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On a recent edition of the PBS NewsHour host Hari Sreenivasan interviewed the New Yorker’s Patrick Radden Keefe about Purdue Pharma’s marketing of OxyContin. What Keefe told his host provides a case study of why progressivism is required, for what the pharmaceutical company did was put profits first. Before any ethical considerations. Before the interests of people. Even if it killed them.

Opioid Crisis

But this should not surprise us. It has happened frequently before. A central principle for many nineteenth-century capitalists, especially in Great Britain and the United States, was laissez faire, which was hostile to almost any government regulation of business or private property, especially any that would curtail employers’ rights to make as big a profit as possible. During the nineteenth century, slaveowners and factory owners sometimes trotted out this principle to defend their “right” to own human property (slaves) or to pay low wages, hire young children, or maintain unsafe working conditions.

The principle still exercised considerable influence at the time of the Irish famine of the late 1840s, contributing to the death of approximately 1 million people between 1846 and 1851, and the emigration of about twice that number from 1845 to 1855. As one economist wrote, “Ship after ship sailed down the river Shannon laden with rich food, carrying it from starving Ireland to well-fed England, which had greater purchasing power.” (For the source of this and other quotes about capitalism and progressivism, see Chapter 3 of my An Age of Progress? Clashing Twentieth-Century Global Forces.) The British government refused to allow food grown by the Irish peasants to feed themselves partly because it was the private property of absentee English landlords.

Making a profit is after all the central purpose of capitalism. As the conservative economist Milton Friedman once wrote, "The social responsibility of business is to increase its profits." Capitalism is amoral. As Daniel Bell noted, it has “no moral or transcendental ethic.”

That is exactly why progressivism was—and is—required. It arose as a movement in the final decades of the nineteenth century “to limit the socially destructive effects of morally unhindered capitalism, to extract from those [capitalist] markets the tasks they had demonstrably bungled, to counterbalance the markets’ atomizing social effects with a countercalculus of the public weal [wellbeing].” It did not attempt to overthrow or replace capitalism but to constrain and supplement it in order to insure that it served the public good. It had enough successes for historians to refer to the period of 1890 to 1914 in U. S. history as “The Progressive Era.” Then, after three Republican presidents, Franklin Roosevelt’s New Deal continued the progressive tradition.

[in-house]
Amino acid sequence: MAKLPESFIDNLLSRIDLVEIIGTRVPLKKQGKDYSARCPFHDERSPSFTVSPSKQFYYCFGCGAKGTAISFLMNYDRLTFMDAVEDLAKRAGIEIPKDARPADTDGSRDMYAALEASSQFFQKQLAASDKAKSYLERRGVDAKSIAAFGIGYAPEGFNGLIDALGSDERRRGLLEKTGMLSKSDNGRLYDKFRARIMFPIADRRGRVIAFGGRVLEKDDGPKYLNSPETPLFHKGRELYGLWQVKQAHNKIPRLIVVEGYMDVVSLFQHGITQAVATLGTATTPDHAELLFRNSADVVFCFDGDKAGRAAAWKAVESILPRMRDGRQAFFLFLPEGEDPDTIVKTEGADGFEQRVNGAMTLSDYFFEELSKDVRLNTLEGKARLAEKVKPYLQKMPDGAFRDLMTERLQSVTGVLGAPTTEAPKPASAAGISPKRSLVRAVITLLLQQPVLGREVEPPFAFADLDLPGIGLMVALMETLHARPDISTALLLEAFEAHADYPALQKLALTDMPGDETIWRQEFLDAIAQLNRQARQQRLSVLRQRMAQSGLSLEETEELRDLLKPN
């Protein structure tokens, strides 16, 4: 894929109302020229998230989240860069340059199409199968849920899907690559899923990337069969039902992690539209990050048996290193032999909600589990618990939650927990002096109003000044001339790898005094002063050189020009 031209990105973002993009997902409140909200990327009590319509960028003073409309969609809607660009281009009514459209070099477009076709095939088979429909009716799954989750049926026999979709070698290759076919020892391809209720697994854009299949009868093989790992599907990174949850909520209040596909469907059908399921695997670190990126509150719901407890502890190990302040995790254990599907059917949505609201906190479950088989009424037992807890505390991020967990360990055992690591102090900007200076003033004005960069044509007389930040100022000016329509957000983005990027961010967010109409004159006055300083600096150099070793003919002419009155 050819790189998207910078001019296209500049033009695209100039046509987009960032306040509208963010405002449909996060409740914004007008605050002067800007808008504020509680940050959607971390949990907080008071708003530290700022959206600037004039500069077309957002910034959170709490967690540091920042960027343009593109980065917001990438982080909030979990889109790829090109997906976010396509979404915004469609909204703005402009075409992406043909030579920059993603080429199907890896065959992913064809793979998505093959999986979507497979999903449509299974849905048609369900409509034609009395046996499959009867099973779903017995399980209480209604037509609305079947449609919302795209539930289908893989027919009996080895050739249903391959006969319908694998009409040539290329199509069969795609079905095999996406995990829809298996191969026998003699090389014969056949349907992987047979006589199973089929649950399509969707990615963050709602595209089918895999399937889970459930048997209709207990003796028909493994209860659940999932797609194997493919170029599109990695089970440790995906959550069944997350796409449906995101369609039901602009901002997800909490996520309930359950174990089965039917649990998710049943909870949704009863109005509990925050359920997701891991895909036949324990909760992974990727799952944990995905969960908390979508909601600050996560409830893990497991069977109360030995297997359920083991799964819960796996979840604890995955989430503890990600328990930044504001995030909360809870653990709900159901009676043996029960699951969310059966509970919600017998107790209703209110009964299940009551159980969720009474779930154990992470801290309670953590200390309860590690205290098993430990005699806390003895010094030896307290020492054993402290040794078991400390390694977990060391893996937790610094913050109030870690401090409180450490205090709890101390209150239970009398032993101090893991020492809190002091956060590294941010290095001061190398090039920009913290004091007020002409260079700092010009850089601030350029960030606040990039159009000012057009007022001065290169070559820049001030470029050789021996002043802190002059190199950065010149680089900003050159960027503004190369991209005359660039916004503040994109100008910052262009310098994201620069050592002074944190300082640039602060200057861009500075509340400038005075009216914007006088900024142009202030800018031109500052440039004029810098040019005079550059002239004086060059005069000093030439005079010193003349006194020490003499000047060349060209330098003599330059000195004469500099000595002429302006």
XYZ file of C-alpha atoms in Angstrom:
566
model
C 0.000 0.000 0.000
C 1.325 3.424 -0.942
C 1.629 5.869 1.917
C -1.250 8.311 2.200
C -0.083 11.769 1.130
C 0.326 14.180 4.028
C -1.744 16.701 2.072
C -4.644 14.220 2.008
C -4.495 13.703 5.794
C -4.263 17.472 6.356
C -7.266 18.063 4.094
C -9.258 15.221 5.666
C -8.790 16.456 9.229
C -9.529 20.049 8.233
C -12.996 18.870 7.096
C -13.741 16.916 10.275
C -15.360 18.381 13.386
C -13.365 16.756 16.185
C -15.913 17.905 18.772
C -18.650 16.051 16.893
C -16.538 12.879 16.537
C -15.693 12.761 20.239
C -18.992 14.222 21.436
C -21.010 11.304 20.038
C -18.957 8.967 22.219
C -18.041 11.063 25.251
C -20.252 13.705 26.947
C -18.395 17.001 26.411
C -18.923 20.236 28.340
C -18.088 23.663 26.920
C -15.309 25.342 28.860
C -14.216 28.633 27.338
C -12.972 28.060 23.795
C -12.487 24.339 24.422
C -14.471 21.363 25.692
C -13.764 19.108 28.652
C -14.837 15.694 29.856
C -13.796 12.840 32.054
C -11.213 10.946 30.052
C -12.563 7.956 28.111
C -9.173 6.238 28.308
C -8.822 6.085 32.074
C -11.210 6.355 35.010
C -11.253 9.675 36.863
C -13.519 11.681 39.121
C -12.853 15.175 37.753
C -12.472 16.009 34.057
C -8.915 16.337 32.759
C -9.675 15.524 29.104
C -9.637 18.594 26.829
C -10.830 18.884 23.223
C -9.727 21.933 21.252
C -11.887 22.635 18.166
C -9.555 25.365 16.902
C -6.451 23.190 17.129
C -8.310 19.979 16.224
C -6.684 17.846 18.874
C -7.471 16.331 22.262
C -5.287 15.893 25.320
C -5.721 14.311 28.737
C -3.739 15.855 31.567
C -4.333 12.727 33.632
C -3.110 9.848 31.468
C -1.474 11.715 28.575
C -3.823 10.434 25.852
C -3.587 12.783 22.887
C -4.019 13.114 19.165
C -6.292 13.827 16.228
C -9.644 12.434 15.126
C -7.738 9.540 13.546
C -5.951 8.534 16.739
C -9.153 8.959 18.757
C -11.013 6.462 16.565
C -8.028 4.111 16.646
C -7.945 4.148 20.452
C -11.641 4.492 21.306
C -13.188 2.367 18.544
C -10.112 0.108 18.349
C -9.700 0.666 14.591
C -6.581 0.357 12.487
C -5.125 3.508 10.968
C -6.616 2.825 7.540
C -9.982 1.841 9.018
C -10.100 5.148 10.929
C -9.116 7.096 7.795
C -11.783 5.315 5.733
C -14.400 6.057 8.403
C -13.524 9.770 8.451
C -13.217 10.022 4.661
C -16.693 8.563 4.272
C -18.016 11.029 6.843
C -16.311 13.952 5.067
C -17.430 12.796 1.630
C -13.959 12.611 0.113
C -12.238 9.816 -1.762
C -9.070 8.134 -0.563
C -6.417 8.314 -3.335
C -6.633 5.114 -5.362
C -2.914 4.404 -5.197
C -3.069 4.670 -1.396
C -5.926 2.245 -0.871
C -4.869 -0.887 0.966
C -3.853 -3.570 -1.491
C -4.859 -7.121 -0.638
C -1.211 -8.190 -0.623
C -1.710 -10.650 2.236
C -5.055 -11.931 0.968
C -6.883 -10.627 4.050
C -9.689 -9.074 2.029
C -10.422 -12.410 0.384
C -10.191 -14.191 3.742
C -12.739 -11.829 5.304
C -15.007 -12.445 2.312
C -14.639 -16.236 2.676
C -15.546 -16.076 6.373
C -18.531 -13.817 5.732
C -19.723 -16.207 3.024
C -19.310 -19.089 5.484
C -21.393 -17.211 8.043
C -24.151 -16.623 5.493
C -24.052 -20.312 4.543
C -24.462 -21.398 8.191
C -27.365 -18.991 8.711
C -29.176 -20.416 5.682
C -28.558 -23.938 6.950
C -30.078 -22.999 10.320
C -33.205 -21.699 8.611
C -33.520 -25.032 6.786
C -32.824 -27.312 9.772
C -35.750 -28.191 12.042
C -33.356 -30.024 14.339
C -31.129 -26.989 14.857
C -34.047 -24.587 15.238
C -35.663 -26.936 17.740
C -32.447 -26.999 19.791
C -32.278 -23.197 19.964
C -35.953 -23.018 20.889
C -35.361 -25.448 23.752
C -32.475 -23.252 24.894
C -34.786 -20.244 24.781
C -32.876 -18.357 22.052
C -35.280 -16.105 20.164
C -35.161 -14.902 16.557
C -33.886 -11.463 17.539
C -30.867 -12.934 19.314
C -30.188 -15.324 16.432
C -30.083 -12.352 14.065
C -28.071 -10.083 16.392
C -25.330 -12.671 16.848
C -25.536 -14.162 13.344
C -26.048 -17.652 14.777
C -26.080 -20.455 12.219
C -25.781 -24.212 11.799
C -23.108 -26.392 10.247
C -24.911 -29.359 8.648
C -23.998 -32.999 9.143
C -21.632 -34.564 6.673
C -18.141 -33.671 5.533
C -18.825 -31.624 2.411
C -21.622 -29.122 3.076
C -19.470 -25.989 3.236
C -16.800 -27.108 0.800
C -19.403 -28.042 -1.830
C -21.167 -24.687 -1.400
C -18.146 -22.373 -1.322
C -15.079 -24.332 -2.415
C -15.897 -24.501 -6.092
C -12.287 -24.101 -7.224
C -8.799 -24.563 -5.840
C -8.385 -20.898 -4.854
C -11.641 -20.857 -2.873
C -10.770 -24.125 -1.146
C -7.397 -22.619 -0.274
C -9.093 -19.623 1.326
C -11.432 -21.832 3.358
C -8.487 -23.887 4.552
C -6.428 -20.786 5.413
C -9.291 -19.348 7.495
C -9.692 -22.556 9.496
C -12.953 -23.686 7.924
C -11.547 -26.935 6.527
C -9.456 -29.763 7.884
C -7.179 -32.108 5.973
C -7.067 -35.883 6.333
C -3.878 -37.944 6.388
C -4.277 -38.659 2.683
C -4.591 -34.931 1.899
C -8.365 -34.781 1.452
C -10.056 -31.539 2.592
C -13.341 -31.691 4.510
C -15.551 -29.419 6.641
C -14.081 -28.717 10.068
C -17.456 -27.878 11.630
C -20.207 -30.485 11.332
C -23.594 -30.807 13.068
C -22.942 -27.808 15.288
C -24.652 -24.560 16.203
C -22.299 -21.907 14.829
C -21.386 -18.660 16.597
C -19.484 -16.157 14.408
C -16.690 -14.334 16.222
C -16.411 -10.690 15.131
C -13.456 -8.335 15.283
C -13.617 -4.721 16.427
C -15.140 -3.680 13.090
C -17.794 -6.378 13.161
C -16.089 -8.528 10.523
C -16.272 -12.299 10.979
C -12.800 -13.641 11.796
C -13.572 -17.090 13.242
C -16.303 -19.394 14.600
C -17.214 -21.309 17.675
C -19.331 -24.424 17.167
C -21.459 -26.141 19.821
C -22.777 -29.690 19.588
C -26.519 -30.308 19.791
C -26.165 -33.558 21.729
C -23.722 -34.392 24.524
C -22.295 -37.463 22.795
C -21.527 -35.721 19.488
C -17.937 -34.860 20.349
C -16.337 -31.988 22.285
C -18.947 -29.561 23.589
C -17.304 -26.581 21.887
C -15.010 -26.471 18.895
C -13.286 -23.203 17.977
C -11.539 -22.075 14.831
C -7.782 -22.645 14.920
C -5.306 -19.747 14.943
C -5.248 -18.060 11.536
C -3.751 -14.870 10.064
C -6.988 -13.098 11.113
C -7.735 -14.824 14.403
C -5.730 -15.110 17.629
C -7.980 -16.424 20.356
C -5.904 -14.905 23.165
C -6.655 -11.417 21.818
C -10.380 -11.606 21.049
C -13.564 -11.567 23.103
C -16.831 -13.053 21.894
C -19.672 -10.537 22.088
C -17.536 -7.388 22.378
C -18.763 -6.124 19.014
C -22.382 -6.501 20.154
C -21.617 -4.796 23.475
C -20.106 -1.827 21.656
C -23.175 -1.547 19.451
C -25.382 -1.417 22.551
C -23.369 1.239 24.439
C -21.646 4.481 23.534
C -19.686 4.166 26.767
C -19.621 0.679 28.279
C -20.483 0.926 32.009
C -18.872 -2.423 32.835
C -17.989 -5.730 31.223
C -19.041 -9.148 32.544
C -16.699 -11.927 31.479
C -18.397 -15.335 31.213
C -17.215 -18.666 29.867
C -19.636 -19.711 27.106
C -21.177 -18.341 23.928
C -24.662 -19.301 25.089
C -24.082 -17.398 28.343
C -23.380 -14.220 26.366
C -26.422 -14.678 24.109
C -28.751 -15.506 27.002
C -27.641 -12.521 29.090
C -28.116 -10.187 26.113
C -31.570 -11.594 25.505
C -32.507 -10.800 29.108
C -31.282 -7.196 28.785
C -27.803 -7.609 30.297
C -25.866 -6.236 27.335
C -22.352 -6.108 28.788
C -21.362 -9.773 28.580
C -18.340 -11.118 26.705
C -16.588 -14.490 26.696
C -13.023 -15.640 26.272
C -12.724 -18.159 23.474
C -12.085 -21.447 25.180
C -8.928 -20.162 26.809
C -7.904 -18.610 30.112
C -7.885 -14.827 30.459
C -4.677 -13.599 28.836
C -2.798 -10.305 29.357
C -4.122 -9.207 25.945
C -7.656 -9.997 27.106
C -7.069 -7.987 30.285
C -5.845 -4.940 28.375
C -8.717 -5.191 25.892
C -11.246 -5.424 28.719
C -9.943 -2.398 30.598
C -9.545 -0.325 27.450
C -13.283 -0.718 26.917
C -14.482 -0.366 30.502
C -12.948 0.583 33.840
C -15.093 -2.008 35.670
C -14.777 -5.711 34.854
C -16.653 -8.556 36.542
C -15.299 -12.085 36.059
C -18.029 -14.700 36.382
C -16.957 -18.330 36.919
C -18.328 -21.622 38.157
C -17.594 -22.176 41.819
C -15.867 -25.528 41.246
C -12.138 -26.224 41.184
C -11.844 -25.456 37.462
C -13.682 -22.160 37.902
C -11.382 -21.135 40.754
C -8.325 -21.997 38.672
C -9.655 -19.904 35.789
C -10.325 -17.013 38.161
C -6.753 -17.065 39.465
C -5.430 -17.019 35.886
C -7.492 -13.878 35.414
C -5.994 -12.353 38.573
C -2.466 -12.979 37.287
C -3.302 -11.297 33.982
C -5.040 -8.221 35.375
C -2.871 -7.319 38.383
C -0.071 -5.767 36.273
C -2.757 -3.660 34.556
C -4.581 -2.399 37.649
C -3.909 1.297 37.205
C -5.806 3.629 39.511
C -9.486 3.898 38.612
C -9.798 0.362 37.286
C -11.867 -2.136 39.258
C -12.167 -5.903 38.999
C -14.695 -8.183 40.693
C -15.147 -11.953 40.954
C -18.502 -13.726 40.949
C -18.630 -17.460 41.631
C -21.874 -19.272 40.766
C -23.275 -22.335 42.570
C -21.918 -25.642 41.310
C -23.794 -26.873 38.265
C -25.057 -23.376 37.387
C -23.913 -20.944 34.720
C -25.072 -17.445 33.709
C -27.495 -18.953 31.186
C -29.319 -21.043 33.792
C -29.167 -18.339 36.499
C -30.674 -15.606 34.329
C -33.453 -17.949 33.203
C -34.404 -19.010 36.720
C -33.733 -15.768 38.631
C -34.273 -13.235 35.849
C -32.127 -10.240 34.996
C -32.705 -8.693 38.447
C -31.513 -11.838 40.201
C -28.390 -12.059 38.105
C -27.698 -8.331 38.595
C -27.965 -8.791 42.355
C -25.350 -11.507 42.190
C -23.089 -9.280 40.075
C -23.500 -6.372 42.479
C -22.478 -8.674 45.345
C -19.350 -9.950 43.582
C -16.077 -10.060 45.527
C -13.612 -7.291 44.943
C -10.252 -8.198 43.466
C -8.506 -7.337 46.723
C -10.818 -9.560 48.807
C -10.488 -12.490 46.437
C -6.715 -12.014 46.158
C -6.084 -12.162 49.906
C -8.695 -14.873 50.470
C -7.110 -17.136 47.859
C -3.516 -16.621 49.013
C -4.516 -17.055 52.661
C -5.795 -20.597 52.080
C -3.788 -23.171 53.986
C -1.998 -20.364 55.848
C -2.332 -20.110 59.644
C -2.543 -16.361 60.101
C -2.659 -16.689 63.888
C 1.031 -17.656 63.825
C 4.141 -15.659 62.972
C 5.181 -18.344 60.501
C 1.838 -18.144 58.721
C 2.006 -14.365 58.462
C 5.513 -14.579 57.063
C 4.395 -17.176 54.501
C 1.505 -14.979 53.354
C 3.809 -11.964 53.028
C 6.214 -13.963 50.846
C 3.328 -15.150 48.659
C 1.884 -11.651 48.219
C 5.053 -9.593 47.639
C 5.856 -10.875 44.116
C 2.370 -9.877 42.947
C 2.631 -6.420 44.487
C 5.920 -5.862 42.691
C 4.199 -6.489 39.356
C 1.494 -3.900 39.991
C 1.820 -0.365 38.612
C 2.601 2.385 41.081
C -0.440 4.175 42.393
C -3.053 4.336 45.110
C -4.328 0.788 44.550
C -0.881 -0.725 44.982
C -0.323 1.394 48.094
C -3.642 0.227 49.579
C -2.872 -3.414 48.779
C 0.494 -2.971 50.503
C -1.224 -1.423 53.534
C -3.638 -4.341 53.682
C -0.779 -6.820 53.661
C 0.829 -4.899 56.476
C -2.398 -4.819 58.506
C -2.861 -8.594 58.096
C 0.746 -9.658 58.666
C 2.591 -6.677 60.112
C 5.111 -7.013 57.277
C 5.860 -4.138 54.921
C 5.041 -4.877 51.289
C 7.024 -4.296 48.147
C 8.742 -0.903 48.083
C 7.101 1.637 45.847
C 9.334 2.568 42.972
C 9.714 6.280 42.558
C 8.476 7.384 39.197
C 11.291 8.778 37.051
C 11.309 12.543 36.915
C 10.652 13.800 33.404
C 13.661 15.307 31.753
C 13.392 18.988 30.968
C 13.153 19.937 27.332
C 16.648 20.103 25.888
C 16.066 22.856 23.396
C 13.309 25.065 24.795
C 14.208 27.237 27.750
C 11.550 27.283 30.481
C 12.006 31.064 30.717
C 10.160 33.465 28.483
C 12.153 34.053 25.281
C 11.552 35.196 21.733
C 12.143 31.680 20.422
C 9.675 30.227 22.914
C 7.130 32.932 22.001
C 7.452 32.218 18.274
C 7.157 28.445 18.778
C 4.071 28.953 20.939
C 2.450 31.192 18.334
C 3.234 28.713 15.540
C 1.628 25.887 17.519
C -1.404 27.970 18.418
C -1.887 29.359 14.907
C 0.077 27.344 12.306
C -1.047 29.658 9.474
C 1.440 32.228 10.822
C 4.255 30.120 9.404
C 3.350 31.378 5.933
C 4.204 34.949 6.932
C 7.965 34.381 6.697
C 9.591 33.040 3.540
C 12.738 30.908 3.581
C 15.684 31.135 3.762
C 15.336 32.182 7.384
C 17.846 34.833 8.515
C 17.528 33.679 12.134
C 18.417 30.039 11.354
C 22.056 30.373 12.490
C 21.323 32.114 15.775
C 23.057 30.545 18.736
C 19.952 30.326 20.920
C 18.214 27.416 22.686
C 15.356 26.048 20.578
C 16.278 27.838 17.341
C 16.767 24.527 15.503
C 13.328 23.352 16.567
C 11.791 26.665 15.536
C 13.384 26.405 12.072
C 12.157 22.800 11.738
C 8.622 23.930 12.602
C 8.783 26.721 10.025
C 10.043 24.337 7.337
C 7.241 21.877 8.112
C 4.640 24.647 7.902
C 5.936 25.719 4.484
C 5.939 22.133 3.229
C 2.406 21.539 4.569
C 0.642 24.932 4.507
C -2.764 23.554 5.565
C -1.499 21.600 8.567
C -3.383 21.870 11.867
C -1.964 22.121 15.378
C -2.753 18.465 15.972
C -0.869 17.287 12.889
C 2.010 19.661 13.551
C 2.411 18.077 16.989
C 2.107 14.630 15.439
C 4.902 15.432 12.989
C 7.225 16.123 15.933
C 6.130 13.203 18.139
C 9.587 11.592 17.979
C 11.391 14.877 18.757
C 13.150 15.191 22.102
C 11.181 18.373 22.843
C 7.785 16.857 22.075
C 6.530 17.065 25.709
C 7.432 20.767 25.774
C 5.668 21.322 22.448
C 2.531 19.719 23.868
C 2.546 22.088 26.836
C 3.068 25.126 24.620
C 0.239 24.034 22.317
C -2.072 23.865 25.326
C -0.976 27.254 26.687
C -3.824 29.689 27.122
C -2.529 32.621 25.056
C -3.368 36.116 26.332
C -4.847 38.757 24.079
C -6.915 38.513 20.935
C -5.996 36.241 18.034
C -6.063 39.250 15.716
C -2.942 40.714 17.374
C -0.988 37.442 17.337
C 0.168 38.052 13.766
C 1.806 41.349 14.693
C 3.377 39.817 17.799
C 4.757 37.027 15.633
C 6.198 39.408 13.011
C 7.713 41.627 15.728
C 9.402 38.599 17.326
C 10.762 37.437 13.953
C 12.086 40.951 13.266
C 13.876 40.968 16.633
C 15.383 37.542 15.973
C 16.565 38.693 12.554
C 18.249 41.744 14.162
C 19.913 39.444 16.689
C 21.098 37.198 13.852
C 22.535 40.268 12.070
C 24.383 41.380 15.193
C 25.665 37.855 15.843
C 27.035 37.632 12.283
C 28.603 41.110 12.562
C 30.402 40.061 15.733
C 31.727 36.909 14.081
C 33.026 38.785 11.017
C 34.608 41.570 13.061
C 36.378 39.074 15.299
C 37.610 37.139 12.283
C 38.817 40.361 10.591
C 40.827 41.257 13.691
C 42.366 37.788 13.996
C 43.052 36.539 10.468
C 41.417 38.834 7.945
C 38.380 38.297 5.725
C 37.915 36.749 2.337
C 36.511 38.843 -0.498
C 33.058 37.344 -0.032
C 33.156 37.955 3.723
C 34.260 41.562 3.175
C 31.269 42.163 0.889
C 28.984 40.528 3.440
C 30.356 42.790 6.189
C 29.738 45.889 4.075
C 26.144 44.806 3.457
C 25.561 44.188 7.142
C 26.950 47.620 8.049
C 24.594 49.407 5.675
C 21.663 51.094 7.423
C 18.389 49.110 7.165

Despite sporadic attempts to roll back progressivism’s “countercalculas” of insuring public wellbeing by regulating capitalism, the need for such a check on capitalism has generally been recognized.

Despite sporadic attempts to roll back progressivism’s “countercalculas” of insuring public wellbeing by regulating capitalism, the need for such a check on capitalism has generally been recognized. Even the U. S. State Department in 2001 declared that a “mixed” economy better describes our economic system than a “capitalist” economy because the government has often intervened to “address many of the social problems associated with unchecked private commercial interests.”

But the advance of progressivism has not prevented companies from continuing to place profits before public wellbeing. We have seen it, for example, most egregiously with coal, oil, cigarette, and arms manufacturers, and now most blatantly with Purdue Pharma.

According to the interview with Keefe, even though OxyContin in only one of various opioids, it “sparked the opioid crisis …when Purdue first introduced the drug” in the mid-1990s. It did so by successfully changing some doctors’ minds about the dangers of prescribing strong opioids. Relying on documents produced by a mid-2018 Massachusetts lawsuit against the company, Keefe stated that “Purdue's budget just for food bought for [wined-and-dined] physicians who prescribe opioids every year was $9 million dollars a year.” Keefe also noted that in 2007 Purdue had pled guilty to “deceiving people about the dangers of the drug,” and “paid a $600 million dollar fine.” Moreover, today “more than half of the states in the United States are suing Purdue Pharma.”